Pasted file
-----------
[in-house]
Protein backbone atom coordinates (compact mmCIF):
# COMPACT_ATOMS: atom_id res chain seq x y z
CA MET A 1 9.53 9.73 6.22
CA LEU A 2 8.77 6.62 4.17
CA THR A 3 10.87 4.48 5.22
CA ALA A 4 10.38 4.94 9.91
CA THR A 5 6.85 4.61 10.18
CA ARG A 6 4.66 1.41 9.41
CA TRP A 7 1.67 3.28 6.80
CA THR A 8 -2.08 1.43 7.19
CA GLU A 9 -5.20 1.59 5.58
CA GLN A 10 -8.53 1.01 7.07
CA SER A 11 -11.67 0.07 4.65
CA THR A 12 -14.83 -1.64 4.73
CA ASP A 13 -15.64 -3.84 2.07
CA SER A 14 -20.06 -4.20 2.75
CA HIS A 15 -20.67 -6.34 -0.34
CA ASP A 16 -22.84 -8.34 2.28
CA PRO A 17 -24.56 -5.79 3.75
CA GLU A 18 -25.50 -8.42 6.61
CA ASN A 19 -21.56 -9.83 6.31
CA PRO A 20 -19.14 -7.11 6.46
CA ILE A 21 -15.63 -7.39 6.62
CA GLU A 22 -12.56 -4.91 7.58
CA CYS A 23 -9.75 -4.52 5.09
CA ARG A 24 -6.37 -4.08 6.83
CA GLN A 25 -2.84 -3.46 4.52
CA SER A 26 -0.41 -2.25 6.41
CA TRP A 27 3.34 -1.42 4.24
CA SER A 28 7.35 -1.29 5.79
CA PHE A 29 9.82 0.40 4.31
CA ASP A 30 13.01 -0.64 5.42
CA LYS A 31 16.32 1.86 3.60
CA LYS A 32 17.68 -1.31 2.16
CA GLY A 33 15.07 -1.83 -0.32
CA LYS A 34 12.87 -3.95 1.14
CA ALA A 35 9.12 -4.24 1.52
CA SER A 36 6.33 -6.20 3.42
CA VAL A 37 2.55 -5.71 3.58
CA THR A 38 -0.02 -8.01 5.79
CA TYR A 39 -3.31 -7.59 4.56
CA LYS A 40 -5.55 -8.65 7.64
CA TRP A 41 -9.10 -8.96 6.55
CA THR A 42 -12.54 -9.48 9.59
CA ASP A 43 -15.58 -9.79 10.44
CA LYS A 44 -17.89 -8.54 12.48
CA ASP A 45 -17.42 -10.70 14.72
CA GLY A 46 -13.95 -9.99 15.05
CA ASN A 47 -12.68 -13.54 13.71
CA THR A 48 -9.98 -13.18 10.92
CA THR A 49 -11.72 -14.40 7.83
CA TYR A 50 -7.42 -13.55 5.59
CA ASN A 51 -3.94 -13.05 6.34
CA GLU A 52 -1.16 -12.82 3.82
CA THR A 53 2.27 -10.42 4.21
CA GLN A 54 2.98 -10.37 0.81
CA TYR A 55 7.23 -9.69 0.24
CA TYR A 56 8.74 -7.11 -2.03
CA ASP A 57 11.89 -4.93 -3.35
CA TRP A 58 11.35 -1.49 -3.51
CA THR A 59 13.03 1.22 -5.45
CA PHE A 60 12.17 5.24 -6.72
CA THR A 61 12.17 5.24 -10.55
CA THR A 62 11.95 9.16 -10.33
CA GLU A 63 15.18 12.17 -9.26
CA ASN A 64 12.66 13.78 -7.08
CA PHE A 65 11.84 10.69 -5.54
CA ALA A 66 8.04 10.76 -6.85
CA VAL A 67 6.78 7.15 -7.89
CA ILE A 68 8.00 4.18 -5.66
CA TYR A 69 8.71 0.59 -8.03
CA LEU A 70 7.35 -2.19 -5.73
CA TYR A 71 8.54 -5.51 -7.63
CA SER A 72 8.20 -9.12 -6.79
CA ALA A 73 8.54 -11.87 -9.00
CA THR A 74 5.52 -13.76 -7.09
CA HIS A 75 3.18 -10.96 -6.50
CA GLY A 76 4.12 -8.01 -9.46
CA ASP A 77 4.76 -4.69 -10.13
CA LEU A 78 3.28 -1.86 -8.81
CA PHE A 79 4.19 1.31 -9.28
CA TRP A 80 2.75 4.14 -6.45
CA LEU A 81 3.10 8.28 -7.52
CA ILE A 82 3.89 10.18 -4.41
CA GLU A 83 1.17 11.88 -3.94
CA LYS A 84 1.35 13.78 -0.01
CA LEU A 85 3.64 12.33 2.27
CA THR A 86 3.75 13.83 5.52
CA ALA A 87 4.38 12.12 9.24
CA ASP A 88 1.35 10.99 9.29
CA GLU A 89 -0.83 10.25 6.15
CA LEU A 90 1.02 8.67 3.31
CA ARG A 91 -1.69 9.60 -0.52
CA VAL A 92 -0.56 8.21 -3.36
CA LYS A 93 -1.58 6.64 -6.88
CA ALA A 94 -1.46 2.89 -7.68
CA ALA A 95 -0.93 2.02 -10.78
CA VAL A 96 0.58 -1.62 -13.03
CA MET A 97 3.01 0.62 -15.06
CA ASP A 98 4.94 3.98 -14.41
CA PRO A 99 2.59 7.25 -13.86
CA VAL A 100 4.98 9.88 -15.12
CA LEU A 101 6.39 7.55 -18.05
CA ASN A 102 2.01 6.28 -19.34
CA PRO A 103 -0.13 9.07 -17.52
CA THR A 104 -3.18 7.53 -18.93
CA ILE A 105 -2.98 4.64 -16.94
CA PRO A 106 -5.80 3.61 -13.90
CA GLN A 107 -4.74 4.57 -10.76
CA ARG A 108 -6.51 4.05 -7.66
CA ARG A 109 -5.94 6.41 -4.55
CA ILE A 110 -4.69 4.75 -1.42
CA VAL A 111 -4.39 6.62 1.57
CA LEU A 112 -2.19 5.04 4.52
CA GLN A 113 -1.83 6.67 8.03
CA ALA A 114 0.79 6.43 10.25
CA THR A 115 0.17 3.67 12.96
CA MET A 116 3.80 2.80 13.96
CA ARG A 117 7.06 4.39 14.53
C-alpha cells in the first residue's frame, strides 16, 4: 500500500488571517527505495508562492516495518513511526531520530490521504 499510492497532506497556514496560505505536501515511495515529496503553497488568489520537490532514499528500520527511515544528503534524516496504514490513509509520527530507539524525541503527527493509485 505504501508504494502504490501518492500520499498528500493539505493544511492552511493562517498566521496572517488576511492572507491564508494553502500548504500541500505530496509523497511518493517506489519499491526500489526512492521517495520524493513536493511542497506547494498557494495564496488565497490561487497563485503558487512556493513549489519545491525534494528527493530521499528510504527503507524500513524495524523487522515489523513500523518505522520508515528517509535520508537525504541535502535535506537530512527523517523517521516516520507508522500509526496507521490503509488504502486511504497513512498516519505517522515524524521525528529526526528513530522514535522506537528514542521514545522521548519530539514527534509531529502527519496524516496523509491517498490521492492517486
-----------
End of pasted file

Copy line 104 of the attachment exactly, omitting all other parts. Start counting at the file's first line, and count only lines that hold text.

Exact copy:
CA LEU A 101 6.39 7.55 -18.05